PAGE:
NALP Provides Recruiting Support With Free Resources - The Edge from the National Association of Landscape Professionals

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NALP Provides Recruiting Support With Free Resources

With the number of applicants in the lawn and landscaping labor market seemingly dwindling, you might be feeling hopeless about recruiting new hires. But those companies that have been successful are deploying a multi-targeted approach. For many, this has also included taking advantage of some of the free resources offered through NALP’s Workforce Development and Recruiting Resources. Jennifer Myers, NALP’s senior director of workforce development, says that there is a robust set of tools available free to members.

Myers says that it’s helpful that these resources are organized by the target audience. If you are a landscape professional that is looking to attend a virtual or in-person career day for middle or high school students, for instance, there is information that you can use as part of that effort. There is also information for children (elementary school-age), college students, and even those changing industries.

The latter is important, as lawn and landscaping businesses should remember they’re not just competing against other green industry pros for new hires — but other industries, as well. Being able to attract brand-new people to the field (from other industries) is one way to solve some of the labor challenges you may be facing.

Myers suggests thinking about the things in our industry that might appeal to these “outside” recruits. It’s a career where you get to spend time outdoors, work with people, and make a difference.

“Another recruiting message is to talk about how we are an industry that embraces technology,” Myers says. “The landscaping industry has come so far from what people might believe it is — but we have to get that message out.”

Looking at the “Long Game”

Myers says that it can be incredibly beneficial if landscape professionals are not only focused on short-term recruiting needs but also playing the “long game.” Speaking at career days, community gatherings, charity events, and other such engagements can help young students learn about the profession early on. This benefits the industry as a whole.

Myers says that the NALP recognizes that not every landscape professional knows how to get started with an effort like this — but there’s help there, too.

“We can help show landscape professionals how to find schools in their area and what types of people are best to connect with about being involved in career days or other speaking engagements or participation opportunities,” Myers explains.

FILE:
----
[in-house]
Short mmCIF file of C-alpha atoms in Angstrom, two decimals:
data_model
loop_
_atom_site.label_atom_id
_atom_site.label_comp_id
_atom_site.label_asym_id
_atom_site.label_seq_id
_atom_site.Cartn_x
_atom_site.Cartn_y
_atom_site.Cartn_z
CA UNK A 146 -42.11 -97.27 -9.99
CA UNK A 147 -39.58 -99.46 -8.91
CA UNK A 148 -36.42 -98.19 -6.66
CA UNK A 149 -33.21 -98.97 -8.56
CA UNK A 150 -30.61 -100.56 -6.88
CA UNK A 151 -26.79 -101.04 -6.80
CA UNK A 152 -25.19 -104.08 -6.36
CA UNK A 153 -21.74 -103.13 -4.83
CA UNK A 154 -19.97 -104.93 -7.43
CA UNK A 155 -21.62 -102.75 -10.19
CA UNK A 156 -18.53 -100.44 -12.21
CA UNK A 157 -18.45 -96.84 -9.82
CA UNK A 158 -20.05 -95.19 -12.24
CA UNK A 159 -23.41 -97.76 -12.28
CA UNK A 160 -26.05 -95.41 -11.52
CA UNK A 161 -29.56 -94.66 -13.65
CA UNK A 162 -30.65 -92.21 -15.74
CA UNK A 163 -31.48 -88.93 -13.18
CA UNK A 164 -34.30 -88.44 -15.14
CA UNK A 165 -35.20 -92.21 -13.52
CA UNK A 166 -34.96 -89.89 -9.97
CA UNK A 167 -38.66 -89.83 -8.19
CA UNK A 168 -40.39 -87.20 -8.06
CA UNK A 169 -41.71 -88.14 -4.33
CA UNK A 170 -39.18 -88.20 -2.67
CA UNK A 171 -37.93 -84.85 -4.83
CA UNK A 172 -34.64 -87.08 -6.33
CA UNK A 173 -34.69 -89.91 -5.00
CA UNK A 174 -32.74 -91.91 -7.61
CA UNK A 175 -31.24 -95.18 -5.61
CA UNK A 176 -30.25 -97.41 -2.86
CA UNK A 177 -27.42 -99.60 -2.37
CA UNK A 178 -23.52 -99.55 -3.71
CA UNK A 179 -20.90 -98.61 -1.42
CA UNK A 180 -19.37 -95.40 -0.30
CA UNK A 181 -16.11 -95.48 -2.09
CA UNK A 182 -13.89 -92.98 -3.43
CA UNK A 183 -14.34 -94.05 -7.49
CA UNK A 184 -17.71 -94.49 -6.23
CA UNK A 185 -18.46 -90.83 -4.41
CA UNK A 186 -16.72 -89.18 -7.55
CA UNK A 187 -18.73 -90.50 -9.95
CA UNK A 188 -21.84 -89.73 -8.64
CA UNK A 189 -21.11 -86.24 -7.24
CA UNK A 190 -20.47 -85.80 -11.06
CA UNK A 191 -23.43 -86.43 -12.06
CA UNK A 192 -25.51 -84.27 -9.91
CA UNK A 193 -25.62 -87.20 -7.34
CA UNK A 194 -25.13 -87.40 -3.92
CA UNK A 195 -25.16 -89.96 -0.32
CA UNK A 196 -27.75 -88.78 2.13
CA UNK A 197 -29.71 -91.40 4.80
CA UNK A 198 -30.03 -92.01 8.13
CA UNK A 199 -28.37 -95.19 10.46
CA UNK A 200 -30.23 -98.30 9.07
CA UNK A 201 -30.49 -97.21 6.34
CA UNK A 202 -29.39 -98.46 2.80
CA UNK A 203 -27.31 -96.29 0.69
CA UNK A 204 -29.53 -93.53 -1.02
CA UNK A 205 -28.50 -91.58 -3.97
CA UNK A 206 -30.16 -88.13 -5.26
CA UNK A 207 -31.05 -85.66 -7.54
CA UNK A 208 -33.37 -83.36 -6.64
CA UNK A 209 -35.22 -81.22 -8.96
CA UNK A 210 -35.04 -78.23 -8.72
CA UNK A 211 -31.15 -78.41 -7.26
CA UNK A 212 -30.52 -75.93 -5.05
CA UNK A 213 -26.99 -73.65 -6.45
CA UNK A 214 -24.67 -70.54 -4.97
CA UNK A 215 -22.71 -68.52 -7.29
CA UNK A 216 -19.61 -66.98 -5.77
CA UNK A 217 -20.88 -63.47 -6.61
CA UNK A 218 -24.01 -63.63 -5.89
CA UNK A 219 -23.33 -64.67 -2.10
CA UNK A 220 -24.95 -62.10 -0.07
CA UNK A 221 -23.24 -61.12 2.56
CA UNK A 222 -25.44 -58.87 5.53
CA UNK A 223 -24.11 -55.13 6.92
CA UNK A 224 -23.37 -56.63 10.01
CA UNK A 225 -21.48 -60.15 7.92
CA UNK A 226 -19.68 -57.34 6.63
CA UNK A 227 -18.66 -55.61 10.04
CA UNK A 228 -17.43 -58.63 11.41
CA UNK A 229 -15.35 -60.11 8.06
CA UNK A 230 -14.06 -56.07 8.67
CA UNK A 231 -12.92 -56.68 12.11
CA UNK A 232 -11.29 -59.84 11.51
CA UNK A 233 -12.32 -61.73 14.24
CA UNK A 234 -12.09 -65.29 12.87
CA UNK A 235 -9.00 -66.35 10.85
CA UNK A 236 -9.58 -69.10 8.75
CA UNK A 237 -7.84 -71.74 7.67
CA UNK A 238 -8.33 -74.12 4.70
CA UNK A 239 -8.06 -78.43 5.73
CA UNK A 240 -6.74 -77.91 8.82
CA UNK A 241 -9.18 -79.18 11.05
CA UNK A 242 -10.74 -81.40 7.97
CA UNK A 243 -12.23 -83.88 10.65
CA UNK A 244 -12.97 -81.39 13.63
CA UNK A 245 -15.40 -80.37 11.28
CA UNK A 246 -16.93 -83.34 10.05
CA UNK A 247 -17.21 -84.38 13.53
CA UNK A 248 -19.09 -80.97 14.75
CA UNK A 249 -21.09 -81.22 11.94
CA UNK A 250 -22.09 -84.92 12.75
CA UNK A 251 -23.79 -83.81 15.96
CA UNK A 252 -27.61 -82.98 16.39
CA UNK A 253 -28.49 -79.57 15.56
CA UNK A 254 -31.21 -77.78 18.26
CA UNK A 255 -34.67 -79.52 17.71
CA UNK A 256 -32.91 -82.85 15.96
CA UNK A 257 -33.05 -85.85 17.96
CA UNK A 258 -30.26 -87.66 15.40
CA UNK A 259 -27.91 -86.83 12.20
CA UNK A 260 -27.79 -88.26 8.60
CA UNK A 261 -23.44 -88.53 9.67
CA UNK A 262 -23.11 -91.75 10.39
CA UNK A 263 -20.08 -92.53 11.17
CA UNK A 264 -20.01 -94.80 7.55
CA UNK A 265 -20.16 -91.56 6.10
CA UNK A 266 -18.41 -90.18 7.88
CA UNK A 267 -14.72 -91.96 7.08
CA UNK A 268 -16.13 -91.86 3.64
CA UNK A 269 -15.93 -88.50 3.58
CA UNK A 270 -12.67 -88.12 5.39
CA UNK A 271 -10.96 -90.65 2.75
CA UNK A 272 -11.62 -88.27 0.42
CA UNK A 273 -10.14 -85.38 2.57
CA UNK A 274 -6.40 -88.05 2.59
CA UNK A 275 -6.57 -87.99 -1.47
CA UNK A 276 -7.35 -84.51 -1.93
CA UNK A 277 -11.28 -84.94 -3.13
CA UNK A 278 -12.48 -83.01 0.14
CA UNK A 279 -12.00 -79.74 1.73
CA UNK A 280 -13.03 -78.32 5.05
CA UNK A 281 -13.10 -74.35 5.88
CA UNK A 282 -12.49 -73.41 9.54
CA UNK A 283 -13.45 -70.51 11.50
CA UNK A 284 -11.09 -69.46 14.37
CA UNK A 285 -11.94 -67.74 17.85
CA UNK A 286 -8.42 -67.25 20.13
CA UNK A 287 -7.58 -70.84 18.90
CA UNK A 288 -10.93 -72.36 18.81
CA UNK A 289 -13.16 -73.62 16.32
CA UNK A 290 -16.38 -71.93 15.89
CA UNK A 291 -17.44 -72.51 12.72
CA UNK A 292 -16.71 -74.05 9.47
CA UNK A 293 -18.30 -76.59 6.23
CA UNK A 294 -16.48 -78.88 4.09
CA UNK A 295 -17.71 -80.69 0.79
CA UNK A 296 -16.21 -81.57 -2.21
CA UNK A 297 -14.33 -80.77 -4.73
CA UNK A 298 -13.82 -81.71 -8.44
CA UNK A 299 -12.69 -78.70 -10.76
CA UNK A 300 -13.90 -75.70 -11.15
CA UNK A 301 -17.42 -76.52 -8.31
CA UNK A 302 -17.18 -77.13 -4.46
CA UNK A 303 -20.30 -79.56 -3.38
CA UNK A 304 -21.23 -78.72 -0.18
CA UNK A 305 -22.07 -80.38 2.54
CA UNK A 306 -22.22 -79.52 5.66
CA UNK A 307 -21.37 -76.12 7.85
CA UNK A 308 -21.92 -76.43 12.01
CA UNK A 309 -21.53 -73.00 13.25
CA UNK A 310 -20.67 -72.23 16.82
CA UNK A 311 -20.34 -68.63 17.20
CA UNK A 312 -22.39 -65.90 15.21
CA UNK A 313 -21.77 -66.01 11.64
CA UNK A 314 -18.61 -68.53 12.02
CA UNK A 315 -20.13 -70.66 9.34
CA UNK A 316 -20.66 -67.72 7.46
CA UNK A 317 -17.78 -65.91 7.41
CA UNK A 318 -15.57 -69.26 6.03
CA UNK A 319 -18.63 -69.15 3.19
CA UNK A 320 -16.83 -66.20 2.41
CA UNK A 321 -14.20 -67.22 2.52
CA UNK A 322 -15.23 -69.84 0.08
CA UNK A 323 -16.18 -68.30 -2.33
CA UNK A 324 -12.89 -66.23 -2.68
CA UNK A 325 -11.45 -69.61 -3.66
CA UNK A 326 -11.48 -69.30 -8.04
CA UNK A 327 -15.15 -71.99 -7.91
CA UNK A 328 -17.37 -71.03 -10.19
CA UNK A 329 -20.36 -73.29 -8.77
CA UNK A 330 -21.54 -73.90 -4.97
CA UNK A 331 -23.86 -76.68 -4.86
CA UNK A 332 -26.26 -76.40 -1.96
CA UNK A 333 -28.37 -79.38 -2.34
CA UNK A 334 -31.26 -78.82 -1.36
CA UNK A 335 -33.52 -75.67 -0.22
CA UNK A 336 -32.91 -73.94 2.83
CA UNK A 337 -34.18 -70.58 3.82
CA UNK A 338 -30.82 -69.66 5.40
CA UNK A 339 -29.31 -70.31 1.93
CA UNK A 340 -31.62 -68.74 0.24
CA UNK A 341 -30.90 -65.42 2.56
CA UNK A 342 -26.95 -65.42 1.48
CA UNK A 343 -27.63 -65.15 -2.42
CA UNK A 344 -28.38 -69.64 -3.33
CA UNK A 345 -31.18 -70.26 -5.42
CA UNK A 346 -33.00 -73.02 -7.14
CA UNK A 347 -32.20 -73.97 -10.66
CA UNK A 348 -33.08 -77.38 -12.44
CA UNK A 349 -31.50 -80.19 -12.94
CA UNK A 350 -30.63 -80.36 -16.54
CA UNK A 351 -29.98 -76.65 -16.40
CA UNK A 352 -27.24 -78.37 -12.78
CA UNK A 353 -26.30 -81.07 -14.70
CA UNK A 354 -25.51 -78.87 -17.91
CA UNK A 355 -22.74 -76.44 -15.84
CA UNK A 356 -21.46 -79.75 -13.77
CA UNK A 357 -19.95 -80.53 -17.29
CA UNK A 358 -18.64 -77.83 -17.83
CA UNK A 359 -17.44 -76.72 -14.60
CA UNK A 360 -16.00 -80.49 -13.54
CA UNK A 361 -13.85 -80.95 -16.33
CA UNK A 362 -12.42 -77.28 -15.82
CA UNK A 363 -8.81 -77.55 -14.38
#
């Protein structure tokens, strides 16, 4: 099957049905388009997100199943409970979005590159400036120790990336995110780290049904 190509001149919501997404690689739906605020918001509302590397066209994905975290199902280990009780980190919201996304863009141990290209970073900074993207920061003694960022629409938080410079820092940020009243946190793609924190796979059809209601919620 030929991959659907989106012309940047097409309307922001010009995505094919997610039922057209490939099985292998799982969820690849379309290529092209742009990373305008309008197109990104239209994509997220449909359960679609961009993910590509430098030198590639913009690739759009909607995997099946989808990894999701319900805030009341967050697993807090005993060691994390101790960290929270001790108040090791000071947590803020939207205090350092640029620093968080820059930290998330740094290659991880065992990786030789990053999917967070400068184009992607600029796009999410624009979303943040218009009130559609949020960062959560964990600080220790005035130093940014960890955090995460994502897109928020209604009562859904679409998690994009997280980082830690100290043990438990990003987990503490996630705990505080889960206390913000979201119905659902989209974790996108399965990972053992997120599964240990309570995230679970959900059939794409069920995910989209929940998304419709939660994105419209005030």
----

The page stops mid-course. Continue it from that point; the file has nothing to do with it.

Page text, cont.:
In terms of a more immediate need of recruiting new hires, Myers says it’s important to pay attention to what’s working well at other companies — and that’s another area where the NALP can help.

“We want to help landscape professionals to better understand the labor market’s wants and needs,” she says. “It’s no longer just enough to pay more. For the Millennial and Gen Z generations, in particular, they want to find a place where they can enjoy going to work every day. Work/life balance is also really important to them. It’s helpful to really understand what your potential hires are looking for in a career and then communicate the right message to them. How can your company be the best place for them to work?”

Myers adds that it can be helpful to look at your benefits package and see if changes are needed. Do you offer maternity/paternity/partner leave? Do you have paid time off? What do your healthcare benefits look like? These things matter to potential hires.

Getting the Word Out

The NALP has also been instrumental in pushing out the message that the work landscapers do is beneficial — to communities and to the environment. This is something else that hits home with the younger workforce. They want to know that they are part of a greater effort and that the work they do matters. They are also more interested and aware of climate change than previous workforce generations.

“There’s that old misconception that all landscapers do is mow lawns, pull weeds, and dig holes, but we’ve been doing so much work to change that narrative,” shares Myers. “A well-managed lawn and landscape benefit clients by giving them a space to spend time with their friends and family. But it benefits the environment, too. Climate change is often on the mind of young professionals, but many are misinformed. We’ve spent a lot of time getting the facts out there.”

In the grand scheme of things, efforts like these benefit the recruiting efforts of the industry as a whole. The more positive messaging that gets out there, the more likely the industry is to draw in new people.

“There are so many great things about our industry that would appeal to possible recruits,” Myers sums up. “But we all have to make an effort to communicate that message.”